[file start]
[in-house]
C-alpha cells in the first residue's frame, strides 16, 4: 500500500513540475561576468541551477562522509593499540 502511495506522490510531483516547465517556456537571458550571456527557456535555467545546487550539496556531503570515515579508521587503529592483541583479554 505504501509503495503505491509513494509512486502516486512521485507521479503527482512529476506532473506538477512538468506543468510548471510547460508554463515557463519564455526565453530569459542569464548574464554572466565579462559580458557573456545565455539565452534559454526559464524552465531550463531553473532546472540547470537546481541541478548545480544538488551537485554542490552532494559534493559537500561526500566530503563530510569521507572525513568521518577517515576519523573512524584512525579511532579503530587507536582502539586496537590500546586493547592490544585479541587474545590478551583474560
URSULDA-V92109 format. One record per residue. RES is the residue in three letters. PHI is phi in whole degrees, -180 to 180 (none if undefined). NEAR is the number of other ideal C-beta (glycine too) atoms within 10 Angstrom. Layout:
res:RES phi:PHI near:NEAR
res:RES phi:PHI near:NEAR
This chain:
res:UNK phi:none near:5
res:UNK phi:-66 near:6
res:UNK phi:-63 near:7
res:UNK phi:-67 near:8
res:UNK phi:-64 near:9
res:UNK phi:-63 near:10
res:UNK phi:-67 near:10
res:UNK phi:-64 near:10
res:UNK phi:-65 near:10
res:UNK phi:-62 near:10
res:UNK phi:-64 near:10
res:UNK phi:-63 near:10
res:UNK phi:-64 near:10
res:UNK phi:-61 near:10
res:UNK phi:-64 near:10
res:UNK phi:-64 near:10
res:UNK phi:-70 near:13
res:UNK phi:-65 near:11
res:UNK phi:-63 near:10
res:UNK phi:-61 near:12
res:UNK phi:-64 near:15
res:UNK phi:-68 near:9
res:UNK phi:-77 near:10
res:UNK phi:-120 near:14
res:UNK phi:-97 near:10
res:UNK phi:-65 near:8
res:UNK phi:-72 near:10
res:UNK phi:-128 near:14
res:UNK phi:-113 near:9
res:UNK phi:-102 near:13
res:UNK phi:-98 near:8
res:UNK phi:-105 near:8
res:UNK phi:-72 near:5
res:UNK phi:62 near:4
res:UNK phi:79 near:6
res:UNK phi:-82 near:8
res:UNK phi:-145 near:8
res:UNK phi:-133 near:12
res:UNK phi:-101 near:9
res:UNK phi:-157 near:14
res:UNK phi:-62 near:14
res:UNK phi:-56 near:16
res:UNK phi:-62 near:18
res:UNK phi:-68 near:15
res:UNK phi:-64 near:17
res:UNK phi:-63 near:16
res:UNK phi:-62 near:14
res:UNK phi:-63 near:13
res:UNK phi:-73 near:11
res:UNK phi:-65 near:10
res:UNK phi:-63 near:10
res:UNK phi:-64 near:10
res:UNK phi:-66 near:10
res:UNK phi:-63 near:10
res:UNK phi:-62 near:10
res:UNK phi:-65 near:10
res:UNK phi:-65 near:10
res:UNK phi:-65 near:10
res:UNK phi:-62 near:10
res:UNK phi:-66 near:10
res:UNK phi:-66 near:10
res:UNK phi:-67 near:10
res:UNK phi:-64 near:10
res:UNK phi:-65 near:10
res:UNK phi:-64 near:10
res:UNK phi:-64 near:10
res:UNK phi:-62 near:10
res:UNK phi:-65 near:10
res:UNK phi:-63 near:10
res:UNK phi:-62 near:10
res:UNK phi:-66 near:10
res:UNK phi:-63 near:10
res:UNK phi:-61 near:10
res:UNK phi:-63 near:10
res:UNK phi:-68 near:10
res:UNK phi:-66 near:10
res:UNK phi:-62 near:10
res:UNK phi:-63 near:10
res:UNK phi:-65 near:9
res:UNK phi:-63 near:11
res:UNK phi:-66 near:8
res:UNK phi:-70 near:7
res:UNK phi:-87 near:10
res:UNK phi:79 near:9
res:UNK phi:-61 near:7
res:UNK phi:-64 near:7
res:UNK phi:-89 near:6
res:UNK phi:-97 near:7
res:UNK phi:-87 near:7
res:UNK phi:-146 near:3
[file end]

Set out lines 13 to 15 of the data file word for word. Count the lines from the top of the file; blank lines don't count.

res:UNK phi:-67 near:10
res:UNK phi:-64 near:10
res:UNK phi:-65 near:10